by David Hensher

The end goal of mobility-as-a-service (maas) thinking is to reduce the number of people driving cars or taking other forms of private transport and to get more people using public transport.

When it comes to the future of transport, especially urban transport, there’s a push and pull relationship between technology and demand.

On the tech side, there’s an emergence of intermediate transportation modes like ride-sharing. Another big topic is the interest in autonomous cars and connected vehicle technology.

These bring new challenges: How do intermediate transport modes compete with traditional public transport? How will autonomous cars change cities?

On the demand side, we see things like a growing demand for sustainability, changing demographics and a shift towards a collaborative economy, which ties back into technology trends, what they enable and how they influence people’s expectations.

The sustainability agenda demands we reduce our dependence on petrol-guzzling automobiles. The shift to collaborative economies demands a rethink of ‘ownership’ and new definitions of good service.

Future transport is trending towards more autonomous and electric vehicles, greater sharing and less private ownership.

Transitioning to smart mobility and MaaS would potentially address a host of these concerns. MaaS can be defined as a combination of public and private transport that provides holistic, optimal and people-centred travel options. It brings all modes of travel into a single mobility package, usually bought as a bundle or subscription.

Time and space
If you think of modal efficiency as a grid with four quadrants, with time efficiency (proportion of time on road) on the X-axis and spatial efficiency (passengers per vehicle or per unit road space) on the Y-axis, MaaS sits in the ‘more time efficient, more spatially efficient’ quadrant.

Examples of this already exist: metro and heavy rail; light rail; bus; fixed-route minibus — essentially, public transport.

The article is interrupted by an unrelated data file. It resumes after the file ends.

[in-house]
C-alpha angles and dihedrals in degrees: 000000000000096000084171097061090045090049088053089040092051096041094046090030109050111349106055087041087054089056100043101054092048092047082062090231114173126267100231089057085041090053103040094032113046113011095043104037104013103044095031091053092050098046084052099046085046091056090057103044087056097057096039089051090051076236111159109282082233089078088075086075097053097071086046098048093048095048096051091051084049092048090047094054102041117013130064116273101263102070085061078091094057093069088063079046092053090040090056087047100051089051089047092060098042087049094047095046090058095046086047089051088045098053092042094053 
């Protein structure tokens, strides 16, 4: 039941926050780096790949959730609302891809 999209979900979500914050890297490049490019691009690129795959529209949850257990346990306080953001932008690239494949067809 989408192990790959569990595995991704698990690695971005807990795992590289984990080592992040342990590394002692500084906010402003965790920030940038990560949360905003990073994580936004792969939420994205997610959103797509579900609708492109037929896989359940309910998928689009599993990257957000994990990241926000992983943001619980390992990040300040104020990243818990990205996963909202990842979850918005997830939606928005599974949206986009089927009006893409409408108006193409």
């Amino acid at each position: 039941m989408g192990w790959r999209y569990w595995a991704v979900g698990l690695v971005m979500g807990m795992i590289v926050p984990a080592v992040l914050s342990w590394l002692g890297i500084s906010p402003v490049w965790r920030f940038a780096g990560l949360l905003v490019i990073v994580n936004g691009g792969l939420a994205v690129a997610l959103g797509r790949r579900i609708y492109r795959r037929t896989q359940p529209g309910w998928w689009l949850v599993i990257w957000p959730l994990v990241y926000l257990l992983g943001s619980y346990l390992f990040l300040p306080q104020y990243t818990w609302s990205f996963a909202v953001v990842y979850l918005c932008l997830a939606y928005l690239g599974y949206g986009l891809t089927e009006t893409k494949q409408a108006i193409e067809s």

Some MaaS examples extend down into the ‘more time efficient, less spatially efficient’ quadrant, such as ride hailing services, ride sharing services and taxis. But, for the most part, they are shared-occupancy transport and part of a fleet.

The end goal of MaaS thinking is to reduce the number of people driving cars or taking other forms of private transport, or to get more people using public transport.

Shifting to MaaS models is supported by two feeders: transportation providers like trains or ridesharing services, and physical and digital infrastructure like roads, rails and WiFi.

In some ways, the transition is already happening, enabled by digital platforms, journey planners, Internet of Things technology, and integrated ticketing, such as Opal or Myki cards.

But fully achieving this shift will require a new way of thinking and integrating our systems. It will require operational changes to policy, product configuration, analytics. And the MaaS interface will require integration with a suite of tools from transport networks and journey planners to allow for real-time planning and in-app capabilities like payment, bookings and ticketing.

This, in turn, is supported by data providers and transport providers for live traffic updates, social media transport schedules, and information about what services are available when. And the big question: how is this paid for?

Ultimately, it will take demand — users being able to customise their experience and rely on the journey planners or providers they prefer.

As you can probably deduce, there’s a lot that remains to be worked through for MaaS to go anywhere anytime soon. But we do have a few real-world examples of what this could look like.

The SkedGo TripGO app, for example, lets users combine booking and use of a growing number of modal options through a single platform.

Users can access all public and private transport modes, create calendars and agendas, personalise their options, book tickets, get real-time network updates, access on-demand transport like Uber, find parking, and so on. It brings together transport connectors, service connectors, end users — and their devices — and back office APIs.

User Behaviour 
But it’s not just adding new mobility service systems that we need to consider — it’s also taking into account how existing transport networks and providers will be affected by these new systems, and whether people will even take to them.